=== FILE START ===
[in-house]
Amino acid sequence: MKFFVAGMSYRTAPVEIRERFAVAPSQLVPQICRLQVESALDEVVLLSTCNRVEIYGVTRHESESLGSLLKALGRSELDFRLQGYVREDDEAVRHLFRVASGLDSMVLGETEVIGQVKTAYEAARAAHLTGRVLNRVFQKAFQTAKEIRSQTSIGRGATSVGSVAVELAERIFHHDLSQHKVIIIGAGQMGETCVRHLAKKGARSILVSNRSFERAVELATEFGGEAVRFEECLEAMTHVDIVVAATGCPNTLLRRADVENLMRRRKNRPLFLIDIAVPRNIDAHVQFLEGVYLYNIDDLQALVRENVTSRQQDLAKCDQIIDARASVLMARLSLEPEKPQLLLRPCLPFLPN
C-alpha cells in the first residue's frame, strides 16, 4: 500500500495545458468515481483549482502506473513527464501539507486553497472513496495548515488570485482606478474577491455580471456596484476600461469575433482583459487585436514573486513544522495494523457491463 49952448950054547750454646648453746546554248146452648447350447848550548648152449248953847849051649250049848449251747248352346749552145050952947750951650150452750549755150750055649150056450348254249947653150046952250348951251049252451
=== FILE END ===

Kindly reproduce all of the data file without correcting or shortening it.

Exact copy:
[in-house]
Amino acid sequence: MKFFVAGMSYRTAPVEIRERFAVAPSQLVPQICRLQVESALDEVVLLSTCNRVEIYGVTRHESESLGSLLKALGRSELDFRLQGYVREDDEAVRHLFRVASGLDSMVLGETEVIGQVKTAYEAARAAHLTGRVLNRVFQKAFQTAKEIRSQTSIGRGATSVGSVAVELAERIFHHDLSQHKVIIIGAGQMGETCVRHLAKKGARSILVSNRSFERAVELATEFGGEAVRFEECLEAMTHVDIVVAATGCPNTLLRRADVENLMRRRKNRPLFLIDIAVPRNIDAHVQFLEGVYLYNIDDLQALVRENVTSRQQDLAKCDQIIDARASVLMARLSLEPEKPQLLLRPCLPFLPN
C-alpha cells in the first residue's frame, strides 16, 4: 500500500495545458468515481483549482502506473513527464501539507486553497472513496495548515488570485482606478474577491455580471456596484476600461469575433482583459487585436514573486513544522495494523457491463 49952448950054547750454646648453746546554248146452648447350447848550548648152449248953847849051649250049848449251747248352346749552145050952947750951650150452750549755150750055649150056450348254249947653150046952250348951251049252451